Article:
Professor Colin Renfrew (1972) has written that: “The creation of these spectacular marble sculptures was more than a major artistic achievement. It was a complete expression of a religious concept, a new effective projection, with significant impact on the mainland of the country, Crete and the Cyclades”. The Cycladic figurines have been a source of inspiration for modern art. There are distinct affinities between the Cycladic Art and the works of Henry Moore, Brancusi , Alberto Giacometti, one of the most important sculptors of the 20th century, while the work of Barbara Hepworth, which is deeply influenced by her prolonged visit to Greece, leaves an echo of the prehistoric and yet so modern art of the Cyclades.

The achievements of vase painting during the Early Cycladic period II and Early Cycladic period III and the introduction of multicoloured decoration of vases during the Middle Cycladic Period certainly contributed to the emergence of painting as an important medium of artistic expression. Therefore, while the Early Cycladic period could be described as the century of sculpture for the Cyclades, the Middle Bronze Age (c. 2000-1650 BC) - Middle Cycladic Period - and early Late Cycladic Period could justifiably claim the title of the century of the great painting.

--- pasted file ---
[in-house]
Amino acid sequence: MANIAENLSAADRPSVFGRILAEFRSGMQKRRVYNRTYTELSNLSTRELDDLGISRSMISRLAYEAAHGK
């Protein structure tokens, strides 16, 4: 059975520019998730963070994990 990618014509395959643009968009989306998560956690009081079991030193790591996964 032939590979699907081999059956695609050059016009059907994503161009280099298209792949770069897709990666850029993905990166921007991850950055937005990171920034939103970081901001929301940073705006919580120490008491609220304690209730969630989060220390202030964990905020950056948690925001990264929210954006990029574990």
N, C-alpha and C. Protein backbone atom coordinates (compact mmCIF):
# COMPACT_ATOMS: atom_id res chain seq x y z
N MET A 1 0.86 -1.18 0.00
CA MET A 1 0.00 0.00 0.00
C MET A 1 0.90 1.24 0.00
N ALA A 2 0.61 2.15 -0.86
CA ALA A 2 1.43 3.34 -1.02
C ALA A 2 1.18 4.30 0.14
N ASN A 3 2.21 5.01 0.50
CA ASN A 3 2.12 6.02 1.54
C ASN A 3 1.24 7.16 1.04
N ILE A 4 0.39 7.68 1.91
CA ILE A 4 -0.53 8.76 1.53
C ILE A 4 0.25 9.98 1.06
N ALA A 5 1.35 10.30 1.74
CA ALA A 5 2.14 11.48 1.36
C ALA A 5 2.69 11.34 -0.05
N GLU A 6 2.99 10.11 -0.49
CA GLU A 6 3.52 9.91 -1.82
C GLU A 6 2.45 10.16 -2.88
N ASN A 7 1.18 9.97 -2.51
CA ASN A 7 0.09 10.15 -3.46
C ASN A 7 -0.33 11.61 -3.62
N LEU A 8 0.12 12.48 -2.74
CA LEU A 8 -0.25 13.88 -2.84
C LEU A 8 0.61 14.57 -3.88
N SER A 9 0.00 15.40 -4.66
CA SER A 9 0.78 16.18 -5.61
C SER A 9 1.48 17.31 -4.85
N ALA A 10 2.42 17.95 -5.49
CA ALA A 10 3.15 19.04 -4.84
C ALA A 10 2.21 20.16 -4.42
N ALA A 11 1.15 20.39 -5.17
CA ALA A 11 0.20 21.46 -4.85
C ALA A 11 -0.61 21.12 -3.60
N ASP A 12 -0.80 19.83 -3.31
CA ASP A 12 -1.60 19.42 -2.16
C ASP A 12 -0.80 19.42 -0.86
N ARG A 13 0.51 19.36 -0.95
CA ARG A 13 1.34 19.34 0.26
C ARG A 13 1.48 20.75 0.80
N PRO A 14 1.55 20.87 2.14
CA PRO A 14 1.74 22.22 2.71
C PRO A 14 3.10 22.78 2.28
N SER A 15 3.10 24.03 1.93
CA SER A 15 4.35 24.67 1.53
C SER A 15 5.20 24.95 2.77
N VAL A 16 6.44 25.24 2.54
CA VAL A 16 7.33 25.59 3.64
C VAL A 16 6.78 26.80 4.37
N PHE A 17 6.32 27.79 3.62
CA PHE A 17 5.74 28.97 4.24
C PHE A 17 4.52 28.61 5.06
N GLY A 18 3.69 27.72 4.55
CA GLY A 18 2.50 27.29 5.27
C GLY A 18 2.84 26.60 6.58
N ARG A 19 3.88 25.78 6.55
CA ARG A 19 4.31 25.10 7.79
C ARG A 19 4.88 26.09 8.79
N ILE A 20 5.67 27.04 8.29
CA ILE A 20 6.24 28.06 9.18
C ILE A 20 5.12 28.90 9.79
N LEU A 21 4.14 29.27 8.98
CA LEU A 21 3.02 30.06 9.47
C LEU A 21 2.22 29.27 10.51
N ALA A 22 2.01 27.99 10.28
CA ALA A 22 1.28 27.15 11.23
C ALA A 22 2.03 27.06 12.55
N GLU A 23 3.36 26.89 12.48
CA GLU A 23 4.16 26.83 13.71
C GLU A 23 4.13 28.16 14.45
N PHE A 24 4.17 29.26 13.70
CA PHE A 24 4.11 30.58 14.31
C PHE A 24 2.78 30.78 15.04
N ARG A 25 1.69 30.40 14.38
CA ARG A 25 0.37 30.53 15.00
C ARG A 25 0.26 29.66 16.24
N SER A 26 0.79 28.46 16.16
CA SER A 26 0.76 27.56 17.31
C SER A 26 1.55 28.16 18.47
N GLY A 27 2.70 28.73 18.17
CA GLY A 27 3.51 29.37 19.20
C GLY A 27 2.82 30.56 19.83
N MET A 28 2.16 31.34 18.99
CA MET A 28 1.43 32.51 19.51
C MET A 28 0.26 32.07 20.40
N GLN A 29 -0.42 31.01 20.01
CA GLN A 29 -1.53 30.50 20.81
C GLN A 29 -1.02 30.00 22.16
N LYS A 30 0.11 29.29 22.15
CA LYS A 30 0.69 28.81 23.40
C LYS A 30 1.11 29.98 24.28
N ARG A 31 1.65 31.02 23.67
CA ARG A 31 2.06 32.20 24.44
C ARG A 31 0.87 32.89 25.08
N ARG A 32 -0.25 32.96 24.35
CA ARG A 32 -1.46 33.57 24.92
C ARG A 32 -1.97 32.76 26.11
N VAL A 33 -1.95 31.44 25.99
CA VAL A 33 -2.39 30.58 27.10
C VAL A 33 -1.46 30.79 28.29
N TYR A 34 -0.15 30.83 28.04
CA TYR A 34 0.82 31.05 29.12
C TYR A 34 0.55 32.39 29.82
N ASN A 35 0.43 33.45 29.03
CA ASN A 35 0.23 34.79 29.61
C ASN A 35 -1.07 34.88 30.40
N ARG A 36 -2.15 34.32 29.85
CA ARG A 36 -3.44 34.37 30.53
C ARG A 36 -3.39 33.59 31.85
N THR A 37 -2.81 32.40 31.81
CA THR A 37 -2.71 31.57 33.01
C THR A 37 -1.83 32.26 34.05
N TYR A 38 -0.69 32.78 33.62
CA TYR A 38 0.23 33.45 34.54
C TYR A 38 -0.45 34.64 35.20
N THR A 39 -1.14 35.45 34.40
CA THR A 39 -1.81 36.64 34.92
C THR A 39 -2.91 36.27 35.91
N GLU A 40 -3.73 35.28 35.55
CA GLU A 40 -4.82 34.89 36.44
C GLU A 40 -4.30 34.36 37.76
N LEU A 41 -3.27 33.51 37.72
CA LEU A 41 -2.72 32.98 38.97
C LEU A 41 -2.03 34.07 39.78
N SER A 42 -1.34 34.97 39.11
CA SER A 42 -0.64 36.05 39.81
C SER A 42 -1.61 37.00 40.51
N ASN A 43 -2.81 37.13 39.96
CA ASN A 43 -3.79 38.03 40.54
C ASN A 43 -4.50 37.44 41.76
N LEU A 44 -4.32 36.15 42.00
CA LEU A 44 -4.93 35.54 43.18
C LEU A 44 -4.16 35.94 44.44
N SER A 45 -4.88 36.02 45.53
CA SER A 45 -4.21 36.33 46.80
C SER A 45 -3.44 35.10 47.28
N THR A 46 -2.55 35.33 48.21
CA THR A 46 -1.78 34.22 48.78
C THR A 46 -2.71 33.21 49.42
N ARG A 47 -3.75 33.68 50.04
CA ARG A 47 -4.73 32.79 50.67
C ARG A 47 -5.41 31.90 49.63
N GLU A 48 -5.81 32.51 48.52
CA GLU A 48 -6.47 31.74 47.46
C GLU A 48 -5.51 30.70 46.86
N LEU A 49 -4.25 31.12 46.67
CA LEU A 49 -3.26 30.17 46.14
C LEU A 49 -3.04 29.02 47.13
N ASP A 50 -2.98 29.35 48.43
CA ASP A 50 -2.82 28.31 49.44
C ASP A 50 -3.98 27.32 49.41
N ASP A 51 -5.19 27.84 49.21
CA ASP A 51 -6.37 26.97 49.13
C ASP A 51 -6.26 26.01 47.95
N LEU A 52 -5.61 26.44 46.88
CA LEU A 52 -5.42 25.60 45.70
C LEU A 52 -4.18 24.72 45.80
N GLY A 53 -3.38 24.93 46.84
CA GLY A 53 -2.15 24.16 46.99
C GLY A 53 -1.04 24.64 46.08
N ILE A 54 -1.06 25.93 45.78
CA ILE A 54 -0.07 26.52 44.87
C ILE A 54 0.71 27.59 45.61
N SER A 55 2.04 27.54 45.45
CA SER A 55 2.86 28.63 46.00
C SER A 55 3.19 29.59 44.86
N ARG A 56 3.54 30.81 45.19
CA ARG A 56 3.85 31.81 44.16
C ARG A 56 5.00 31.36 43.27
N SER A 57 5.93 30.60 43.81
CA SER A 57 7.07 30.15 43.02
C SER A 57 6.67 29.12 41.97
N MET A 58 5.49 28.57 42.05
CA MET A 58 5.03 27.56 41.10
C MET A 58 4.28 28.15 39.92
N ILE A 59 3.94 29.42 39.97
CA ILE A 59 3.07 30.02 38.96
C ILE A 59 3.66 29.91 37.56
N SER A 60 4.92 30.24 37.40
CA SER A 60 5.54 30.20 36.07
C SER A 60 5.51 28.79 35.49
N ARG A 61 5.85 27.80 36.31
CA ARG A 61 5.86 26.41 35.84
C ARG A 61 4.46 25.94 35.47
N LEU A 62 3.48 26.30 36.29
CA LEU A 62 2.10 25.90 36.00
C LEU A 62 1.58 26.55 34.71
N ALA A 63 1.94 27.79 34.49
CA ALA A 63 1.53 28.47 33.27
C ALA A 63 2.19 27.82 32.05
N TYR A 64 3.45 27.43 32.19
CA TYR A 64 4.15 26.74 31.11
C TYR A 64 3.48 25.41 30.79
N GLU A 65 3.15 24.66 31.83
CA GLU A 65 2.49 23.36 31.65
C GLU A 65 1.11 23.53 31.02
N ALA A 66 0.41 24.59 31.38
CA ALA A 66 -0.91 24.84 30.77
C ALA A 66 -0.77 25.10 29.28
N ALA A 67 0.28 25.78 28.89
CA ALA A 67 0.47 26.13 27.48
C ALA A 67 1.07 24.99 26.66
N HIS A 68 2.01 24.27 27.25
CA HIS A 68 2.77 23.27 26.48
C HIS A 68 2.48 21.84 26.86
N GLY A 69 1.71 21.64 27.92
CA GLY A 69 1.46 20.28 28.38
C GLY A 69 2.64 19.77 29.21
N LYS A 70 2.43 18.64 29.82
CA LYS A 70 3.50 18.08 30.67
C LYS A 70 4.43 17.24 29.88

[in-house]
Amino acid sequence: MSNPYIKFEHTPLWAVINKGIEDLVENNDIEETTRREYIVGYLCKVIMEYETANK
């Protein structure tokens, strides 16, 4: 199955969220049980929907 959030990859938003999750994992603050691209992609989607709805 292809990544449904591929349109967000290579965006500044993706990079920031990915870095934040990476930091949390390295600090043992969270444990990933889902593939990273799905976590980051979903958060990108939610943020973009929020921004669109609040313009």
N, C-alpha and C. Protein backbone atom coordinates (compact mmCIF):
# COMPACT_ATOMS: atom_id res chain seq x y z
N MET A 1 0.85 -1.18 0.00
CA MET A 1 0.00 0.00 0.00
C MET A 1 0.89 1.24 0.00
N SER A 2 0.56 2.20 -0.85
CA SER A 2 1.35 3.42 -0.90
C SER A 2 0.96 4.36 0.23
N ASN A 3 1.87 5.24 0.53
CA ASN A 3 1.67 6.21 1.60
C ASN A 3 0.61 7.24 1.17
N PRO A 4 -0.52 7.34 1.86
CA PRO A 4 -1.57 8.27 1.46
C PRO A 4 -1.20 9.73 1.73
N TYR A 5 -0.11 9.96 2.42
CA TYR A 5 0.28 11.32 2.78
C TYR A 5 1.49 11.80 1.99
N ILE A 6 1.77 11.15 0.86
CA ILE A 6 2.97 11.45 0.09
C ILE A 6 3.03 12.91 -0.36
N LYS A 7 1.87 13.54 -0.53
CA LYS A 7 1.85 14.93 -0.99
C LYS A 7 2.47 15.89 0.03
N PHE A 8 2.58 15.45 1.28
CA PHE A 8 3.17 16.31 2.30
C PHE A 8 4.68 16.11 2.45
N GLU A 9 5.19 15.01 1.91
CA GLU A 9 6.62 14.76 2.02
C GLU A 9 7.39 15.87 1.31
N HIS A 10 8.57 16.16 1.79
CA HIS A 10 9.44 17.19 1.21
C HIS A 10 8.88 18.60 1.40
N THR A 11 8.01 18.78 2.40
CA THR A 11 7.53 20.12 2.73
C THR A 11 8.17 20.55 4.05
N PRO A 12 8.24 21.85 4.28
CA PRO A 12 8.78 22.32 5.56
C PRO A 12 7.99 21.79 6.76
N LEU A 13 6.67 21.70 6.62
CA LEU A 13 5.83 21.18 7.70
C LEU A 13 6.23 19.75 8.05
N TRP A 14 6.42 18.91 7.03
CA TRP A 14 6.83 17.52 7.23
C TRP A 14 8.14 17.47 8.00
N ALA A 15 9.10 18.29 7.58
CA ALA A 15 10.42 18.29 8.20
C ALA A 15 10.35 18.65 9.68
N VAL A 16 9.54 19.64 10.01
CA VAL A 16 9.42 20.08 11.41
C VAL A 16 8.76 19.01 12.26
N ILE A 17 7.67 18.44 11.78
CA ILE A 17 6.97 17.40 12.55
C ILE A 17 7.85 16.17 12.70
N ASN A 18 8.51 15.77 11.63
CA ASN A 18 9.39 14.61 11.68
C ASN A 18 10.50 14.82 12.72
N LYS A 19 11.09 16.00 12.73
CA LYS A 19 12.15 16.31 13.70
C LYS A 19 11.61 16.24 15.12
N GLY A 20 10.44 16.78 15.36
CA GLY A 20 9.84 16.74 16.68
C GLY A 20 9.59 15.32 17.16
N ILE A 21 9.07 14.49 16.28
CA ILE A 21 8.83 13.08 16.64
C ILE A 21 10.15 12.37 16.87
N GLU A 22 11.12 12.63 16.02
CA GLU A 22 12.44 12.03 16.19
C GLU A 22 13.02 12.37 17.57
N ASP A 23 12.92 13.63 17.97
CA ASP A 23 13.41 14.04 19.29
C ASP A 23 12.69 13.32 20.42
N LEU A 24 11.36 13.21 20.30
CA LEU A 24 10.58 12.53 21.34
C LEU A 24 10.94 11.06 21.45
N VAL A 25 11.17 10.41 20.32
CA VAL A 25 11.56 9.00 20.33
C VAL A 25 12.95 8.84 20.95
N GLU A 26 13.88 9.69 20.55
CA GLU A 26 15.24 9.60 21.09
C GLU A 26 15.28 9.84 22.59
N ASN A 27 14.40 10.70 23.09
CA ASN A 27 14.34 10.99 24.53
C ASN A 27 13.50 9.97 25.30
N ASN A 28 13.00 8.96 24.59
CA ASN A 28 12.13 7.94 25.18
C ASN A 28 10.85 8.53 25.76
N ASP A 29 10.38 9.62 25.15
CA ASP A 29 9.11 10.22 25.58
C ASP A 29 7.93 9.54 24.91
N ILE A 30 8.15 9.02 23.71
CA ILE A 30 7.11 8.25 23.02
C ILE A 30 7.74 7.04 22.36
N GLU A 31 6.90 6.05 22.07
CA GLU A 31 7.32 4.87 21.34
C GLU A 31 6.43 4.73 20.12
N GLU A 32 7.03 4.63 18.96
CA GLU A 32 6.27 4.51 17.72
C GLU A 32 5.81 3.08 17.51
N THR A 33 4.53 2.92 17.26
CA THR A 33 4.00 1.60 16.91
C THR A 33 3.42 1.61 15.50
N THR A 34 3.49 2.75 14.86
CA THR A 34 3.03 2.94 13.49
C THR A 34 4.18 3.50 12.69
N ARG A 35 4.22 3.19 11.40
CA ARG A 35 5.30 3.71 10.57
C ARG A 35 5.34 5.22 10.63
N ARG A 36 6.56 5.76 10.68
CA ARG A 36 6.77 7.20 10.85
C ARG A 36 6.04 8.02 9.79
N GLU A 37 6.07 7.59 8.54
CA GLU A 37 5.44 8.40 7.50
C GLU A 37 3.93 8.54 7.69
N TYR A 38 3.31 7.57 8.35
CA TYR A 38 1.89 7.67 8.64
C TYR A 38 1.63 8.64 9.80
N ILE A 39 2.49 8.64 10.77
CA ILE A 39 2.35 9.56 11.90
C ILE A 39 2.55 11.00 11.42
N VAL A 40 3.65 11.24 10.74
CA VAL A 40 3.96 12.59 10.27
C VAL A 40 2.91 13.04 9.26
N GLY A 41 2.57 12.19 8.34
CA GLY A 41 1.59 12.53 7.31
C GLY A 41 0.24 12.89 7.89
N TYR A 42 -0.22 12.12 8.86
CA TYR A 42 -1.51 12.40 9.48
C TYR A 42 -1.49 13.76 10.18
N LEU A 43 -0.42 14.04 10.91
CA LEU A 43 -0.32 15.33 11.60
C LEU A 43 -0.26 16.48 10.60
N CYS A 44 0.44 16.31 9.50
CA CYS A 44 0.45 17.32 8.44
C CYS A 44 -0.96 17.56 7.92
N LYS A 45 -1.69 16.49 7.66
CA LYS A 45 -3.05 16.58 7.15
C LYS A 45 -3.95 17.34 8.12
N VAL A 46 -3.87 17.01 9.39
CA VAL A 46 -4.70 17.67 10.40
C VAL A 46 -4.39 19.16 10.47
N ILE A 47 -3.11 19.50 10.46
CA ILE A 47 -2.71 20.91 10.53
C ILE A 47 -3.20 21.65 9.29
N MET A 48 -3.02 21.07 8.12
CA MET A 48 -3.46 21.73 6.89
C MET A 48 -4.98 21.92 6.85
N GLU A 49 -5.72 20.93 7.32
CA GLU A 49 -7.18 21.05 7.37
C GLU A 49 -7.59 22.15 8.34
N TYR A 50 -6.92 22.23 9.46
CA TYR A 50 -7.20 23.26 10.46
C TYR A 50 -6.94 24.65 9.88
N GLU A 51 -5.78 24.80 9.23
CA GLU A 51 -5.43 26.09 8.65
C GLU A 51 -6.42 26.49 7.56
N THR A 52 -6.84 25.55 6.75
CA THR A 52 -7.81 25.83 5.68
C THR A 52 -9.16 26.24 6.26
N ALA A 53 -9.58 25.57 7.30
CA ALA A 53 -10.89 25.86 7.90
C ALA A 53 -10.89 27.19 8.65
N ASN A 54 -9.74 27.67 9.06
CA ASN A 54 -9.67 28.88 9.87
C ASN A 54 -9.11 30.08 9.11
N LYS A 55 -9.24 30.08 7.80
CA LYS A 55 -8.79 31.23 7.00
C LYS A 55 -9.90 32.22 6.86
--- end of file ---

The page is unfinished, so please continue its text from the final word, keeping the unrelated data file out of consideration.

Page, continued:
The new conditions formed in emerging port cities resulted in new social groups with different interests and concerns coming in contact with the art. Thus, abandoning marble the art is now focused on the impression exercised by the colourful decoration of the vases. The representation of animals and plants was soon followed by the representation of the human form, initially isolated and later in groups, in an attempt to present narrative character scenes. This kind of art reached its peak towards the end of the period, when at the beginning of the Late Bronze Age (around 1650 BC), with the introduction of wall painting, the human form disappeared from the decoration of clay containers; it was upgraded and passed through wall painting. This is at least what the masterpieces of Akrotiri on Thera show[1].